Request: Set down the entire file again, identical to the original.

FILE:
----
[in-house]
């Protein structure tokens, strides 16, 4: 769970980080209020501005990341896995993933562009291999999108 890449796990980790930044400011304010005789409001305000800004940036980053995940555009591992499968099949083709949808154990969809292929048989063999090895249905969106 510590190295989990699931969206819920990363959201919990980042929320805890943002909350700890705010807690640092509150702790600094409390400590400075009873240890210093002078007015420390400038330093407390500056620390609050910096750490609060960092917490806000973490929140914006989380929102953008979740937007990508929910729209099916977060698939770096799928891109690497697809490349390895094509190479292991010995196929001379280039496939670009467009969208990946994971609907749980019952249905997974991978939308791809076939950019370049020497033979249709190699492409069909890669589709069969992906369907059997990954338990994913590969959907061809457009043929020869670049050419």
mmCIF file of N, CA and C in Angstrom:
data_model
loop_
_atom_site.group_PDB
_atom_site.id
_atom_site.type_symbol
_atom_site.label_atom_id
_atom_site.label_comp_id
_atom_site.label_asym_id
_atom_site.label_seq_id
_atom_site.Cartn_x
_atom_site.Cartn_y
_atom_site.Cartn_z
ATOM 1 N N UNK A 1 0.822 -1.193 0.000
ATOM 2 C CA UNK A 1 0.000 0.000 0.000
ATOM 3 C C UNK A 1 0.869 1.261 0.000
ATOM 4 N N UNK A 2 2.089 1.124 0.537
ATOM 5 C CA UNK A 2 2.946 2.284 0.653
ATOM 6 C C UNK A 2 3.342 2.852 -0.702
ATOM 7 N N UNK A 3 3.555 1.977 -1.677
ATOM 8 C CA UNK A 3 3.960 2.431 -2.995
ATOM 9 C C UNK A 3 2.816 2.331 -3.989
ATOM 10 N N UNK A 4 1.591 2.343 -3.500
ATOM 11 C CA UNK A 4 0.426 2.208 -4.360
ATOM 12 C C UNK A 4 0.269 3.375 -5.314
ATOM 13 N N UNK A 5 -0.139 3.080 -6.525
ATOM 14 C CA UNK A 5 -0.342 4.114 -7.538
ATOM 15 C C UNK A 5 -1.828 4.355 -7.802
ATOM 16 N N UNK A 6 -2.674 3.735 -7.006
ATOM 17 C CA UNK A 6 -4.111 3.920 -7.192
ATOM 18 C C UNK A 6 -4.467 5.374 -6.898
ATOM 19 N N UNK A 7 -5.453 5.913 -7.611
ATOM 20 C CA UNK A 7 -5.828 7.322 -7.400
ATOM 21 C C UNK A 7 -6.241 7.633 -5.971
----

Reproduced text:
[in-house]
């Protein structure tokens, strides 16, 4: 769970980080209020501005990341896995993933562009291999999108 890449796990980790930044400011304010005789409001305000800004940036980053995940555009591992499968099949083709949808154990969809292929048989063999090895249905969106 510590190295989990699931969206819920990363959201919990980042929320805890943002909350700890705010807690640092509150702790600094409390400590400075009873240890210093002078007015420390400038330093407390500056620390609050910096750490609060960092917490806000973490929140914006989380929102953008979740937007990508929910729209099916977060698939770096799928891109690497697809490349390895094509190479292991010995196929001379280039496939670009467009969208990946994971609907749980019952249905997974991978939308791809076939950019370049020497033979249709190699492409069909890669589709069969992906369907059997990954338990994913590969959907061809457009043929020869670049050419």
mmCIF file of N, CA and C in Angstrom:
data_model
loop_
_atom_site.group_PDB
_atom_site.id
_atom_site.type_symbol
_atom_site.label_atom_id
_atom_site.label_comp_id
_atom_site.label_asym_id
_atom_site.label_seq_id
_atom_site.Cartn_x
_atom_site.Cartn_y
_atom_site.Cartn_z
ATOM 1 N N UNK A 1 0.822 -1.193 0.000
ATOM 2 C CA UNK A 1 0.000 0.000 0.000
ATOM 3 C C UNK A 1 0.869 1.261 0.000
ATOM 4 N N UNK A 2 2.089 1.124 0.537
ATOM 5 C CA UNK A 2 2.946 2.284 0.653
ATOM 6 C C UNK A 2 3.342 2.852 -0.702
ATOM 7 N N UNK A 3 3.555 1.977 -1.677
ATOM 8 C CA UNK A 3 3.960 2.431 -2.995
ATOM 9 C C UNK A 3 2.816 2.331 -3.989
ATOM 10 N N UNK A 4 1.591 2.343 -3.500
ATOM 11 C CA UNK A 4 0.426 2.208 -4.360
ATOM 12 C C UNK A 4 0.269 3.375 -5.314
ATOM 13 N N UNK A 5 -0.139 3.080 -6.525
ATOM 14 C CA UNK A 5 -0.342 4.114 -7.538
ATOM 15 C C UNK A 5 -1.828 4.355 -7.802
ATOM 16 N N UNK A 6 -2.674 3.735 -7.006
ATOM 17 C CA UNK A 6 -4.111 3.920 -7.192
ATOM 18 C C UNK A 6 -4.467 5.374 -6.898
ATOM 19 N N UNK A 7 -5.453 5.913 -7.611
ATOM 20 C CA UNK A 7 -5.828 7.322 -7.400
ATOM 21 C C UNK A 7 -6.241 7.633 -5.971